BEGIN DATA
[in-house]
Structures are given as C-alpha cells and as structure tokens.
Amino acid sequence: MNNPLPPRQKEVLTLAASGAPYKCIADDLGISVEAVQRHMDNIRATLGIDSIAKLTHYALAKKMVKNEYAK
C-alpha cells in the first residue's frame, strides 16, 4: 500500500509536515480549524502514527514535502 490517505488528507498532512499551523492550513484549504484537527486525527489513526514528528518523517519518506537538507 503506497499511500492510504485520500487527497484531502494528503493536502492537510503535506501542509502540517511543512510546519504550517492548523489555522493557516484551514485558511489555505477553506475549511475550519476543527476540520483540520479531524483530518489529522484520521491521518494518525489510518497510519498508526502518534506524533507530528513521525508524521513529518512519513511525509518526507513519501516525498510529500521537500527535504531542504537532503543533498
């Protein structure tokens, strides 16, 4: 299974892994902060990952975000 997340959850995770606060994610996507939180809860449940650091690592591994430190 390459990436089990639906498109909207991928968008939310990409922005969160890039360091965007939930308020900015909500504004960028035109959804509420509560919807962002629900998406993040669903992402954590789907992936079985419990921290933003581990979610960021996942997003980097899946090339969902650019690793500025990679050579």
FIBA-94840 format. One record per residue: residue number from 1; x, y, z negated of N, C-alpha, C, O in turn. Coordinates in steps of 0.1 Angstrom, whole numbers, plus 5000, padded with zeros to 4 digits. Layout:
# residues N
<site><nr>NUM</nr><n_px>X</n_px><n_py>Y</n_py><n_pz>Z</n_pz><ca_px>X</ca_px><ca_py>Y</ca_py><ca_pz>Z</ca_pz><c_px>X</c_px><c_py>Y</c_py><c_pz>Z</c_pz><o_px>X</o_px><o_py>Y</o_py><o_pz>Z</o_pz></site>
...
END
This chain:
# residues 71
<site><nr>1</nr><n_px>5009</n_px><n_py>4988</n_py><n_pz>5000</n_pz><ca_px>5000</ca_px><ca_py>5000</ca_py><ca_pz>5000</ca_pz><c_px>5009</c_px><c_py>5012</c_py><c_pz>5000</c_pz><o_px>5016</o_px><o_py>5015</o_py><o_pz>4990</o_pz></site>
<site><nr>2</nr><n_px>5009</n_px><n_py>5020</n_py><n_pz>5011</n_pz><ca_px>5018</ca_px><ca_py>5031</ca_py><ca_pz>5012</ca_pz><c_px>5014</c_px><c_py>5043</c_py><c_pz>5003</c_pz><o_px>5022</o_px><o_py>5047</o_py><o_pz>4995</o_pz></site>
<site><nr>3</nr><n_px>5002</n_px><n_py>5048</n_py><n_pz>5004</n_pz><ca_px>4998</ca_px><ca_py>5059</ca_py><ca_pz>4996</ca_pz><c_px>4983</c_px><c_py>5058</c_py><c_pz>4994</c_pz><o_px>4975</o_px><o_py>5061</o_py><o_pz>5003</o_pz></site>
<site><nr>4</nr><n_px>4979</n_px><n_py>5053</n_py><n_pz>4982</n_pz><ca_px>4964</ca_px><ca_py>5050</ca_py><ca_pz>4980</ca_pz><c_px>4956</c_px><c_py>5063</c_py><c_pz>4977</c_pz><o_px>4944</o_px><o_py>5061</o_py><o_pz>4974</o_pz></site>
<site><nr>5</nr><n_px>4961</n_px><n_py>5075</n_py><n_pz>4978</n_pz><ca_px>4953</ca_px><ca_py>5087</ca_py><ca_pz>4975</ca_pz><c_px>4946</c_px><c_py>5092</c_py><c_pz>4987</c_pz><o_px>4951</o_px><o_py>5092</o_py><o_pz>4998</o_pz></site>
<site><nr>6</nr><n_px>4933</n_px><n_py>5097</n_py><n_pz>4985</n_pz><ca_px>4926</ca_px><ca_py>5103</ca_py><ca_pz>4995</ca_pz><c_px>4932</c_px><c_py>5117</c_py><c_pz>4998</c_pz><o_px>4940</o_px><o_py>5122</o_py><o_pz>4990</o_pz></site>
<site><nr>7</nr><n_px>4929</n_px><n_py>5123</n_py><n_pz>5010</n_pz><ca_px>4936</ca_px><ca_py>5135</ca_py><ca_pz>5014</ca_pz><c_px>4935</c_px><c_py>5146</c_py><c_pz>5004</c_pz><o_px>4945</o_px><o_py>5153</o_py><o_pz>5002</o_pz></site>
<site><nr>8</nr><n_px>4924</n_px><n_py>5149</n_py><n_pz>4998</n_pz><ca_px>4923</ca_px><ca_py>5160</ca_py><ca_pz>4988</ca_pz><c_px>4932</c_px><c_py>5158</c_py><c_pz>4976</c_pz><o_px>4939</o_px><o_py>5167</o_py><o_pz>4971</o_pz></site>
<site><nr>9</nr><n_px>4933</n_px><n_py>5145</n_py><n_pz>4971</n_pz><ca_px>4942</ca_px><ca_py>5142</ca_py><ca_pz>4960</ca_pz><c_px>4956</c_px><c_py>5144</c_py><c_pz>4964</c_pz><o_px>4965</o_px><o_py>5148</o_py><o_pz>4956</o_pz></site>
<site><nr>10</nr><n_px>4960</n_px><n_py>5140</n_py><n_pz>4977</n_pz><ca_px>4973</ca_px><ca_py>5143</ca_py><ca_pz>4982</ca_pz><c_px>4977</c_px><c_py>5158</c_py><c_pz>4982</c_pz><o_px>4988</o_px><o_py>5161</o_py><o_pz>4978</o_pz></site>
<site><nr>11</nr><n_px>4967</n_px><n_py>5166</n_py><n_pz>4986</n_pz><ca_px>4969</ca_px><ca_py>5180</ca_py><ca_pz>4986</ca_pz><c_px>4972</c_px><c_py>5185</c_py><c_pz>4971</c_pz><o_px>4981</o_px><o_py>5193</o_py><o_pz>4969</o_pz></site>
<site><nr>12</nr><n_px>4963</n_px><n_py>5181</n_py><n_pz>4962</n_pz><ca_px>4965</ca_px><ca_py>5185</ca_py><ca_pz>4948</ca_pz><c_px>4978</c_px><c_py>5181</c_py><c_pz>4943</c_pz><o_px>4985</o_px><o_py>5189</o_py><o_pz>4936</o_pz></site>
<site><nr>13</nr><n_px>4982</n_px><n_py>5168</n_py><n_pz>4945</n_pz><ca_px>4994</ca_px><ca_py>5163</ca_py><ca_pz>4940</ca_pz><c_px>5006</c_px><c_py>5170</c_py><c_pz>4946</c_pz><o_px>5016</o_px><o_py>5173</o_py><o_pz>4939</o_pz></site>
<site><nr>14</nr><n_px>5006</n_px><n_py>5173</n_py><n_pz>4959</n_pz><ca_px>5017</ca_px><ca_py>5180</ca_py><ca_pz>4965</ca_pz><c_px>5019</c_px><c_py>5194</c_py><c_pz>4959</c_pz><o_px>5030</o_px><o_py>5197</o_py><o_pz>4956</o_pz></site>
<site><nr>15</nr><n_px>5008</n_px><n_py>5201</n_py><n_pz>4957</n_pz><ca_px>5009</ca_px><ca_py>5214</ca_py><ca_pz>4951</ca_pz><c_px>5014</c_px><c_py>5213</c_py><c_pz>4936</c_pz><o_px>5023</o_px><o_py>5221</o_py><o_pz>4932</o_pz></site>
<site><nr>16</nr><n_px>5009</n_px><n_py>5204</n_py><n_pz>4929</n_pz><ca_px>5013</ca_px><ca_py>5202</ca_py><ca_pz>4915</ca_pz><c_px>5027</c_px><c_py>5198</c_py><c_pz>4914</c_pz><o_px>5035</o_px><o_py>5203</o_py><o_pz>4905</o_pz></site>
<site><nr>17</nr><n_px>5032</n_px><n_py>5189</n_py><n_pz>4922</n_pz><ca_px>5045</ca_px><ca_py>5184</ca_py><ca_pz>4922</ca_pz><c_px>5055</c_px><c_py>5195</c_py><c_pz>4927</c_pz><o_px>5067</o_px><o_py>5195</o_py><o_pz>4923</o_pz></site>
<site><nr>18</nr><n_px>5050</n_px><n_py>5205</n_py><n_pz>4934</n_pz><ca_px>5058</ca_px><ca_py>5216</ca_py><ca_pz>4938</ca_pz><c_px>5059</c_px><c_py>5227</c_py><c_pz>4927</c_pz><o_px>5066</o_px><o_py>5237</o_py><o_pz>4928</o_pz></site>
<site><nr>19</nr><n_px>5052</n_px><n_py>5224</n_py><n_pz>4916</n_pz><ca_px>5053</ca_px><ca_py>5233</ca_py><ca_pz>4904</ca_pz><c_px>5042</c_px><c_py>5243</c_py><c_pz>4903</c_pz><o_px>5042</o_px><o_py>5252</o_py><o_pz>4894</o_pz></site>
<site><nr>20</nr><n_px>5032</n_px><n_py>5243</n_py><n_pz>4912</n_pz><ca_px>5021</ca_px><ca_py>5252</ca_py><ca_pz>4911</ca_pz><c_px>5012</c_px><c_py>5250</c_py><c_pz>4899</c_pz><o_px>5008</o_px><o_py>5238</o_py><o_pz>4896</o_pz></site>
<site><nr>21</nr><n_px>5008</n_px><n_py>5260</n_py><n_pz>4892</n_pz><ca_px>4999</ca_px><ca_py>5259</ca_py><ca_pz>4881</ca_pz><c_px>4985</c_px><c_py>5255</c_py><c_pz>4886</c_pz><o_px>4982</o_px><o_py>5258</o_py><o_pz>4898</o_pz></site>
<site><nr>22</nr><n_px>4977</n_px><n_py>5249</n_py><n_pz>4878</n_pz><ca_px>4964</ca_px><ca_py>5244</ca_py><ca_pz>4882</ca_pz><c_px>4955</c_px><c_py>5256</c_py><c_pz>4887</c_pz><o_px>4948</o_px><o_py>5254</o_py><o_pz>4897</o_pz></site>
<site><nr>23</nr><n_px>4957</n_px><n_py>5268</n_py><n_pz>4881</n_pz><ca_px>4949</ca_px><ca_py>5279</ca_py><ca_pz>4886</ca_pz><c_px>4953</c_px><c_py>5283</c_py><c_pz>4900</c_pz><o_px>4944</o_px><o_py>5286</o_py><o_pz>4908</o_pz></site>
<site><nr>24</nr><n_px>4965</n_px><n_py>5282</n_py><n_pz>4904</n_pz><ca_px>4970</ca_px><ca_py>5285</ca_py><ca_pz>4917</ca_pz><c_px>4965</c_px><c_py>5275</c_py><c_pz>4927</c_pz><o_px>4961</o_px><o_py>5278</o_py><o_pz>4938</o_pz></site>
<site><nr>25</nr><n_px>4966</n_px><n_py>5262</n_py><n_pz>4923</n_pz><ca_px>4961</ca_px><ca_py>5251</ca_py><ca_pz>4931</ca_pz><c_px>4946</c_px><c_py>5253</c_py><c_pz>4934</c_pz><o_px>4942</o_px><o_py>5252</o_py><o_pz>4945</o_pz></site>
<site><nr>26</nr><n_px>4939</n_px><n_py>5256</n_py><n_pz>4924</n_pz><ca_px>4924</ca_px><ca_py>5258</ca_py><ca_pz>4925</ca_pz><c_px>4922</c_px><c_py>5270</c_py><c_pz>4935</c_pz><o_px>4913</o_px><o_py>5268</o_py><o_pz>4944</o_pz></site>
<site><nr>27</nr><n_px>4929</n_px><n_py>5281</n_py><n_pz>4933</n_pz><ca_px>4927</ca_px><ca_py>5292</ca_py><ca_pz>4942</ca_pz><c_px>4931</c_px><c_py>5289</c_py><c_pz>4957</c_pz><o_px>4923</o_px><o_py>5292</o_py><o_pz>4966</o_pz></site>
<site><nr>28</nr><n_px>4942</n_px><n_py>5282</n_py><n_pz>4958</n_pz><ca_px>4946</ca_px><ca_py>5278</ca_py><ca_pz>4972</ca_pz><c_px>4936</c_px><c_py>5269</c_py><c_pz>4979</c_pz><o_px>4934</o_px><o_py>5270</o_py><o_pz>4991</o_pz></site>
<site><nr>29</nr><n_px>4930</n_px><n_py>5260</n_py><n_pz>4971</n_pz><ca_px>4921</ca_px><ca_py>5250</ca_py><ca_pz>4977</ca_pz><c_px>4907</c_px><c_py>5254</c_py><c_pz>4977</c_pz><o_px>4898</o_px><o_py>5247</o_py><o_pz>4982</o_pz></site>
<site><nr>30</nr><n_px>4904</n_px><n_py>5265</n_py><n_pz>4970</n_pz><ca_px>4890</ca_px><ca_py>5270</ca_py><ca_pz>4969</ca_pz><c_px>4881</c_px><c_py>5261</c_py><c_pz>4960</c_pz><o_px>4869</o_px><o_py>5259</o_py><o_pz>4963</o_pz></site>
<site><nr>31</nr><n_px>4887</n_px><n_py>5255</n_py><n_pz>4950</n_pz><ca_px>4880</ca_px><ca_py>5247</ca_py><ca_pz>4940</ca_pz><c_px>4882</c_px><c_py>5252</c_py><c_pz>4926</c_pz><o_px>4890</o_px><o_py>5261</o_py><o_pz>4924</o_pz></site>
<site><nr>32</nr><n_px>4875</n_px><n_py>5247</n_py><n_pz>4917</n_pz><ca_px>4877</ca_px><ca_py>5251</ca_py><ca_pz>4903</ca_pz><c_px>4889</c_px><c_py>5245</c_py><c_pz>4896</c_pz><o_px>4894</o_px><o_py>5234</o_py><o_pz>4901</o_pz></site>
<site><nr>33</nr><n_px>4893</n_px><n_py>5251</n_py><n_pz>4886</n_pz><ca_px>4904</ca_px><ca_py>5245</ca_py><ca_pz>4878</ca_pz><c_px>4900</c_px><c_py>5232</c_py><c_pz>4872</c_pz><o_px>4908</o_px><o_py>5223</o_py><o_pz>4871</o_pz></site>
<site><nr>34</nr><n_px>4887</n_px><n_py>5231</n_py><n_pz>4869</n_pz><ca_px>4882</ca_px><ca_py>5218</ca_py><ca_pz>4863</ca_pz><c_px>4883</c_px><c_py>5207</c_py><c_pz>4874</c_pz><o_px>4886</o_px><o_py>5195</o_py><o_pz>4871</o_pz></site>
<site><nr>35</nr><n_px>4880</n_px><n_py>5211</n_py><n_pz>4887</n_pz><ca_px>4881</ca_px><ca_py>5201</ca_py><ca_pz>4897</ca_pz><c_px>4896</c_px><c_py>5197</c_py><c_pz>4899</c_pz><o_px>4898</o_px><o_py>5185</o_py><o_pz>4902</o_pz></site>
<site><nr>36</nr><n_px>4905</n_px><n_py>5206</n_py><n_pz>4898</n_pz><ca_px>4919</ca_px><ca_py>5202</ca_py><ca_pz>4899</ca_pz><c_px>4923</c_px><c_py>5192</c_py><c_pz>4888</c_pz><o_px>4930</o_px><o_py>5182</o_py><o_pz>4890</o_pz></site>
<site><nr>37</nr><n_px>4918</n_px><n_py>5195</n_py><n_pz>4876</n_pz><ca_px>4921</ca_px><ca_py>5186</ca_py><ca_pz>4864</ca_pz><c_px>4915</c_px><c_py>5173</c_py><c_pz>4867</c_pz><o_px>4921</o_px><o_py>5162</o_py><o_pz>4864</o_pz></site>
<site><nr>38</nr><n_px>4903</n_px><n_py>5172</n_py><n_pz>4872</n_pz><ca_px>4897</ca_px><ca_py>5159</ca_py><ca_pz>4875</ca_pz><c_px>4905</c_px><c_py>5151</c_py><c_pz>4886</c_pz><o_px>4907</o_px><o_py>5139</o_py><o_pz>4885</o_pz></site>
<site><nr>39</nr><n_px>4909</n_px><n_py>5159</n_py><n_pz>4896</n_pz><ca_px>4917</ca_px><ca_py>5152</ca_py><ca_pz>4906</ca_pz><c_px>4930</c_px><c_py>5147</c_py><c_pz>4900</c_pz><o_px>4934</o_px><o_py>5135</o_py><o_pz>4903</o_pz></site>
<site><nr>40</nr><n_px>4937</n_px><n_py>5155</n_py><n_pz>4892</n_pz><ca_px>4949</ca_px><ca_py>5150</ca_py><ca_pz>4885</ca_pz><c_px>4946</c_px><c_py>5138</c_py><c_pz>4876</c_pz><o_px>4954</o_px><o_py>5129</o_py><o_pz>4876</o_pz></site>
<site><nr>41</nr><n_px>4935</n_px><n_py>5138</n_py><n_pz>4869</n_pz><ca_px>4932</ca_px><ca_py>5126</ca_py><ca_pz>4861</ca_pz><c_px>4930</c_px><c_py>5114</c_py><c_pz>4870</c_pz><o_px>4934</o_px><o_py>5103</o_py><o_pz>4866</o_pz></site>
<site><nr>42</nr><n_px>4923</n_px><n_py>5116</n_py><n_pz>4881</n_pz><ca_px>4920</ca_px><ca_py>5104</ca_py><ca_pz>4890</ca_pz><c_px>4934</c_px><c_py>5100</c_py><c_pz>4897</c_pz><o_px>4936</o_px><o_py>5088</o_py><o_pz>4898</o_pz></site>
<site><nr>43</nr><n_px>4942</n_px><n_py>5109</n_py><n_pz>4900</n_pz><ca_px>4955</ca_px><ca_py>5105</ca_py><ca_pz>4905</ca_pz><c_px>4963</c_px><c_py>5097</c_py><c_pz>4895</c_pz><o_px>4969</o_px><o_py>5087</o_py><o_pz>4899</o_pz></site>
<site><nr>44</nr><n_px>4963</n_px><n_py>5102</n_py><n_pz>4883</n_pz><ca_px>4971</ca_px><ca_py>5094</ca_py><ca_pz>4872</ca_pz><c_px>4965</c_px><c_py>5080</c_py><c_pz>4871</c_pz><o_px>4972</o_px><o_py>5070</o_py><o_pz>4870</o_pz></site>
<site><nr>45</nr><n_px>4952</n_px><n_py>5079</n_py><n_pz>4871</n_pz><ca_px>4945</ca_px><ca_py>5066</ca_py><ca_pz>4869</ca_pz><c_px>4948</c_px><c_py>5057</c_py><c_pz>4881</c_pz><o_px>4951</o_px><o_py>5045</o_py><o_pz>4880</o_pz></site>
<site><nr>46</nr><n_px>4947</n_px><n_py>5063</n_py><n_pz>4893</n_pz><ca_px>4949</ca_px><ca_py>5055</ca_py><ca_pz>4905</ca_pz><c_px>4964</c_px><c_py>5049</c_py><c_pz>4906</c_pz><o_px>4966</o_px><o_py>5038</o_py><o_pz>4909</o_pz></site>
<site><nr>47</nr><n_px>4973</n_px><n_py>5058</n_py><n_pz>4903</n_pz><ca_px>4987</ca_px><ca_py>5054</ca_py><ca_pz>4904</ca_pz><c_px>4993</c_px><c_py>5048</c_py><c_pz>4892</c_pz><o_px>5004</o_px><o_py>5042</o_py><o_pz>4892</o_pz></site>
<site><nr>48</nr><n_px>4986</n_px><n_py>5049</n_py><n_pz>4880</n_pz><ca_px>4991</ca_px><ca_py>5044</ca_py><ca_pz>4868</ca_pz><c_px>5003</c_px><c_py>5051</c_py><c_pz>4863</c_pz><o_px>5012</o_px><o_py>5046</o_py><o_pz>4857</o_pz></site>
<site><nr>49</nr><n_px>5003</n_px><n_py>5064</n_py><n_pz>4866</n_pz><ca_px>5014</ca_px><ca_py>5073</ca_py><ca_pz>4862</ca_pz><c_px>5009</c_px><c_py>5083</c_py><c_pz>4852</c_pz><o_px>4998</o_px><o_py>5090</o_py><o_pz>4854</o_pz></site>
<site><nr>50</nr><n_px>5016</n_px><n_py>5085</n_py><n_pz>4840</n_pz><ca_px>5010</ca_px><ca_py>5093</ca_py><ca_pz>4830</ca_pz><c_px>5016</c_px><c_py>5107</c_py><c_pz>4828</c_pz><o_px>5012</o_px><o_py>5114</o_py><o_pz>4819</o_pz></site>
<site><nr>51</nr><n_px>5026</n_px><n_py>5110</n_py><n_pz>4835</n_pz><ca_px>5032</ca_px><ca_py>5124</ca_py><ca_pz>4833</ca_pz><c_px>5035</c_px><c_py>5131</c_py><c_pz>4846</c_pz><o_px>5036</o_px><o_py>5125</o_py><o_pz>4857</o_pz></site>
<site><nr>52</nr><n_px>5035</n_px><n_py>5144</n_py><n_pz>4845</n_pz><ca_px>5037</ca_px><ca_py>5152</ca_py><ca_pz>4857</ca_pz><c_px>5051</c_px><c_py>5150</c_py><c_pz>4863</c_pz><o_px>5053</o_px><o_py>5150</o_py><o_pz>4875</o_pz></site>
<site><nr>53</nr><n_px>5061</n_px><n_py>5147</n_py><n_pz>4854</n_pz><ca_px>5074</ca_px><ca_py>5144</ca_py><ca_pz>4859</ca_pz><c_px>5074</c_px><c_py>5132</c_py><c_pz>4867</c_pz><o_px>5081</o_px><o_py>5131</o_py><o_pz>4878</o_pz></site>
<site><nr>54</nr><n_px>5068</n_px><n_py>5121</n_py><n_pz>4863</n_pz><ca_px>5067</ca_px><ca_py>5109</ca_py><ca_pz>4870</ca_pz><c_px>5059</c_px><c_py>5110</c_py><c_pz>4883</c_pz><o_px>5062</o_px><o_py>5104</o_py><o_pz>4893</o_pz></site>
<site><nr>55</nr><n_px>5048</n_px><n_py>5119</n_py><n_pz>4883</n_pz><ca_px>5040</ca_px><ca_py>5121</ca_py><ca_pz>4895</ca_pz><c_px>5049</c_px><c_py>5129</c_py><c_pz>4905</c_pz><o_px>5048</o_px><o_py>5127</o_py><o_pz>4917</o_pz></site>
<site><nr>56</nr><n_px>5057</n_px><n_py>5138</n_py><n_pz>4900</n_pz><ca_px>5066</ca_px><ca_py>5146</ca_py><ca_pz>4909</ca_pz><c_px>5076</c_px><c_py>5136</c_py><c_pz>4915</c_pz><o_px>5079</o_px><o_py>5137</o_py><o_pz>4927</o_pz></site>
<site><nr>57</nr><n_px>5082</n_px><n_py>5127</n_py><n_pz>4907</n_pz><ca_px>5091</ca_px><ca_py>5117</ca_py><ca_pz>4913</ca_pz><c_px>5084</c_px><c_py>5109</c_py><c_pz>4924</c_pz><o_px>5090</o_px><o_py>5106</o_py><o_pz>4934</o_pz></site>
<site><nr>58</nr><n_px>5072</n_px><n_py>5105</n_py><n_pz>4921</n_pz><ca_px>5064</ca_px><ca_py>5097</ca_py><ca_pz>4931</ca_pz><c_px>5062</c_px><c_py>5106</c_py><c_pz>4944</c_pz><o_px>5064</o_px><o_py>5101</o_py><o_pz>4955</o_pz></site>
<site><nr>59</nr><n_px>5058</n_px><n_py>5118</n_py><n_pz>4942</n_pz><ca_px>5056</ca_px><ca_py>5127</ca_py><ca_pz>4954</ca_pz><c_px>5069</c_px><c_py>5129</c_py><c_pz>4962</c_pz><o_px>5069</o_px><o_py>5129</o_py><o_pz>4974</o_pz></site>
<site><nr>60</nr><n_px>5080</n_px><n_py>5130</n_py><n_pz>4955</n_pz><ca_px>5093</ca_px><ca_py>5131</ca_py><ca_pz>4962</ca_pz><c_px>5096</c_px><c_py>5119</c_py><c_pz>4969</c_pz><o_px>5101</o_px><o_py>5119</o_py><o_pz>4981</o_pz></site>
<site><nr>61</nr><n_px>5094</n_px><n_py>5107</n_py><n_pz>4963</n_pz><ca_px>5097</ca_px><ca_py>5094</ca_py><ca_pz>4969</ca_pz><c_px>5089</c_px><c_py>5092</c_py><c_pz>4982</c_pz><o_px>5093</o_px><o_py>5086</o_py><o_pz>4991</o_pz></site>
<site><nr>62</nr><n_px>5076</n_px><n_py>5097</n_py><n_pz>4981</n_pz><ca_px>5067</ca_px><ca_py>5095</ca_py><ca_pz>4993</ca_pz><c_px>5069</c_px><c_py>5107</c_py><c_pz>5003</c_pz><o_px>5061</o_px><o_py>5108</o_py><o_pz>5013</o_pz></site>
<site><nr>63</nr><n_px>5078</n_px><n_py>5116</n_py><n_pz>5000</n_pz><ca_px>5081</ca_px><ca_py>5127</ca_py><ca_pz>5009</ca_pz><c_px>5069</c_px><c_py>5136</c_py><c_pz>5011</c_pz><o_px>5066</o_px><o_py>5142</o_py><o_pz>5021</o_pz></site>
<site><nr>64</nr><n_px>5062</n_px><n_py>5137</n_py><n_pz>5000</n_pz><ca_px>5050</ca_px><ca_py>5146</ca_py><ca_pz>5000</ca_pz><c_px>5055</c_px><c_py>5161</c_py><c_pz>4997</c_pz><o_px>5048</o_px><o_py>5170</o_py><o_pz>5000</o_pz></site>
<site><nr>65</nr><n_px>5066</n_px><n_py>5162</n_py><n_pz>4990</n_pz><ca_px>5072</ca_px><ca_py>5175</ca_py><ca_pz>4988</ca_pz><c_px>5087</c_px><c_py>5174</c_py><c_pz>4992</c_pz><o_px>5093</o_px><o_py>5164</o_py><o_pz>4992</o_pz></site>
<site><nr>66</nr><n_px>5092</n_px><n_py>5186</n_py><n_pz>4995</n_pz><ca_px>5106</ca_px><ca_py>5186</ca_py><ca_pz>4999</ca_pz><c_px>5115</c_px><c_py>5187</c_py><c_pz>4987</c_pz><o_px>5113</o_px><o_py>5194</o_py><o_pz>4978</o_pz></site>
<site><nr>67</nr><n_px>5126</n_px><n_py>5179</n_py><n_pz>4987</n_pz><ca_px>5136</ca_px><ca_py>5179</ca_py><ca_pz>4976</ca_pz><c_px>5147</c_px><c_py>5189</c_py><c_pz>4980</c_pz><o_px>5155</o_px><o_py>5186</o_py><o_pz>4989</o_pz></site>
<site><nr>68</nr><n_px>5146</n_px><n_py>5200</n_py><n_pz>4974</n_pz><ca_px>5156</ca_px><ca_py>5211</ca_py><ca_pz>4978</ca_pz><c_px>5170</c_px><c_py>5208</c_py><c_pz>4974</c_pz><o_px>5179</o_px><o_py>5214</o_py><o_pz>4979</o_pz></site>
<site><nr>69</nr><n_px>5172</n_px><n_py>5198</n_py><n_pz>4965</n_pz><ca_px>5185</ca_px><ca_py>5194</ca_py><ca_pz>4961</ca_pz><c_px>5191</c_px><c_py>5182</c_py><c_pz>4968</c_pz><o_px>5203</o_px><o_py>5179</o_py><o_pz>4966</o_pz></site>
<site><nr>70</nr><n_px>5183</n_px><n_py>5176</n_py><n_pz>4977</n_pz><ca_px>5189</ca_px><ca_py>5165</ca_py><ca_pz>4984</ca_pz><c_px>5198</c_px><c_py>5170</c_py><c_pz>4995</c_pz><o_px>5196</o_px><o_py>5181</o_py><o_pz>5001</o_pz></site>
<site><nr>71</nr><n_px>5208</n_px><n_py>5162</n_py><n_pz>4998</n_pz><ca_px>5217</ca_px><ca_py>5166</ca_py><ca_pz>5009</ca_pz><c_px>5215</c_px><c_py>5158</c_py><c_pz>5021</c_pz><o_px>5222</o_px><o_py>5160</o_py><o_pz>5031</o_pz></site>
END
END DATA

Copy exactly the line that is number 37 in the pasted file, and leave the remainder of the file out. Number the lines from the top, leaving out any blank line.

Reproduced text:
<site><nr>25</nr><n_px>4966</n_px><n_py>5262</n_py><n_pz>4923</n_pz><ca_px>4961</ca_px><ca_py>5251</ca_py><ca_pz>4931</ca_pz><c_px>4946</c_px><c_py>5253</c_py><c_pz>4934</c_pz><o_px>4942</o_px><o_py>5252</o_py><o_pz>4945</o_pz></site>